This season, we have seen a two-faced Ben Roethlisberger. Every week, either good Roethlisberger or bad Roethlisberger will show up; there is no in-between. It can be shown by the fact that Roethlisberger has yet to have a game where his quarterback rating has been between 98 and 78, six games above, six below. He has thrown for three or more touchdowns with no interceptions in four games this season but has three multiple interception games. With five of his six worst games of the season coming on the road, it begs the question, does Ben Roethlisberger have a true home, road split?
Ben Roethlisberger Road Struggles
If the question is about 2016, the answer is most definitely yes. Roethlisberger has played in seven road games this season. In those games, he has averaged out to be a 59 percent completion passer. He averages 231 yards per game, on 6.5 yards per attempt. Roethlisberger has a 3.2 percent touchdown rate to go with a 3.2 percent interception rate. This is bad Ben.
In five home games, Roethlisberger is completing 70 percent of his passes. His yards per game spikes up to 327 and his yards per attempt is an outstanding 8.4. He has an 8.8 percent touchdown rate, to go with a 1.5 percent interception rate. That is not just good Ben, that is a statistical breakdown of the best player in the NFL.
With such a small sample size the question becomes, how fluky is this split? While this year is one of the biggest drop-offs in his recent career, he has been historically better at home. Since 2010, he has been a 64 percent passer, with 7.4 yards per attempt, and a 3.4 percent touchdown rate to go with a 2.6 percent interception rate outside of Heinz Field. At home, he is a 65 percent passer, on 8.2 yards per attempt. He has a 6.5 percent touchdown rate to go with a 1.6 percent interception rate. This comes on 35.4 attempts per game at home compared to 36.4 attempts per game on the road.
The big difference is the touchdowns to interceptions. At home, he has been throwing over four touchdowns per interception while on the road he has thrown about 1.3 per interception. In the last 47 games, Roethlisberger threw 109 touchdowns to 27 interceptions compared to 61 touchdowns and 47 interceptions in his past 49 road games.
What is the cause?
So what could factor into this big split? Of course, everybody plays worse in uncomfortable positions, but to essentially expect one interception from Roethlisberger in every road game is a bit alarming. However, it does mean that the defense likely has played worse on the road as well. This is also a defense that is finally coming up from a decline in recent years. Roethlisberger playing from behind could be an issue.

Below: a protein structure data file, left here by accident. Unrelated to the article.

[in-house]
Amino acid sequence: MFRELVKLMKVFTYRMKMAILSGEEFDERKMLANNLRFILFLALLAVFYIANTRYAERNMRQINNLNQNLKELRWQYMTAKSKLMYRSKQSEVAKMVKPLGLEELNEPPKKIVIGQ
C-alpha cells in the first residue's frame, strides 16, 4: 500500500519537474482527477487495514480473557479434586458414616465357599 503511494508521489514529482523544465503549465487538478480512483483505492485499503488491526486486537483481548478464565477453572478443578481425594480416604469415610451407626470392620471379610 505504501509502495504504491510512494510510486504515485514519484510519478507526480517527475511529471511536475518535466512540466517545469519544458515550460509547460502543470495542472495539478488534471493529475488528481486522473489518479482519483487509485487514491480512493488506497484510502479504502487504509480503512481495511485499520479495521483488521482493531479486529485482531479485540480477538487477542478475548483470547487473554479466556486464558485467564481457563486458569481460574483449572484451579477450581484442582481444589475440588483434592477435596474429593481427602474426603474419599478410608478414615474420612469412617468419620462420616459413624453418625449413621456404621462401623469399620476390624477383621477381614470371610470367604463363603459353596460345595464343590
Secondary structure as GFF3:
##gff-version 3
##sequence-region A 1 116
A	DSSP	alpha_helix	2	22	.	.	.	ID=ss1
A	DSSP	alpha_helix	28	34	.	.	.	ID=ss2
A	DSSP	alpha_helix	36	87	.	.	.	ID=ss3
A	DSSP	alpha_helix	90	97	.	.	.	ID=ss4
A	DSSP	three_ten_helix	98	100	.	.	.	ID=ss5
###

It could also be the play calling. Having more attempts and averaging an attempt per game more on the road, with much lower yards per attempt could mean that he is checking down a lot on the road and not testing the deep ball as much. Having a somewhat close completion percentage shows that Roethlisberger is still completing passes on the road, but the big ones happen at home. Dinking and dunking and working down the field rather than taking it all in one chunk does lead to more opportunity for mistakes. We saw that first hand when Roethlisberger threw two red zone interceptions in week 14 at Buffalo.
The fact of the matter is that this is something to monitor for Roethlisberger. Does this mean that he needs to be benched, or platooned in road starts? No, not even close. He still brings the dynamic ability and upside to provide best player in the league plays at any given moment. However, as the Steelers sit at five losses with three games to go, if they make the playoffs, they will likely be on the road. It will put Roethlisberger into a situation he has not performed well in recently and will be a big hurdle to climb if the Steelers want to make another long postseason run.